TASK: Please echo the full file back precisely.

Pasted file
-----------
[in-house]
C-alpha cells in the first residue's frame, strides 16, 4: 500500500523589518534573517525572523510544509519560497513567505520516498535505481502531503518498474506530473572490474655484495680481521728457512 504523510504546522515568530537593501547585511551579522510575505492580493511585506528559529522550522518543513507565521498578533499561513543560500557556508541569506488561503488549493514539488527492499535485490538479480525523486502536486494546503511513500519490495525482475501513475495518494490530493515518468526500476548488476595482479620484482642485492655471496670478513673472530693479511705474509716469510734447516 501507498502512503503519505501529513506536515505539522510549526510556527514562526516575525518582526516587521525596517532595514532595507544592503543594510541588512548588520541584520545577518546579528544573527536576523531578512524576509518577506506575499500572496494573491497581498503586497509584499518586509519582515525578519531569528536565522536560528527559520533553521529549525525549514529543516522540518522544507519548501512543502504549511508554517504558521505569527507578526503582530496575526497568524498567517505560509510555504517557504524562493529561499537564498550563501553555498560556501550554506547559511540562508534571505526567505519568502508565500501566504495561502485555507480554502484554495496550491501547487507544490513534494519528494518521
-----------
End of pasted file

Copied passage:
[in-house]
C-alpha cells in the first residue's frame, strides 16, 4: 500500500523589518534573517525572523510544509519560497513567505520516498535505481502531503518498474506530473572490474655484495680481521728457512 504523510504546522515568530537593501547585511551579522510575505492580493511585506528559529522550522518543513507565521498578533499561513543560500557556508541569506488561503488549493514539488527492499535485490538479480525523486502536486494546503511513500519490495525482475501513475495518494490530493515518468526500476548488476595482479620484482642485492655471496670478513673472530693479511705474509716469510734447516 501507498502512503503519505501529513506536515505539522510549526510556527514562526516575525518582526516587521525596517532595514532595507544592503543594510541588512548588520541584520545577518546579528544573527536576523531578512524576509518577506506575499500572496494573491497581498503586497509584499518586509519582515525578519531569528536565522536560528527559520533553521529549525525549514529543516522540518522544507519548501512543502504549511508554517504558521505569527507578526503582530496575526497568524498567517505560509510555504517557504524562493529561499537564498550563501553555498560556501550554506547559511540562508534571505526567505519568502508565500501566504495561502485555507480554502484554495496550491501547487507544490513534494519528494518521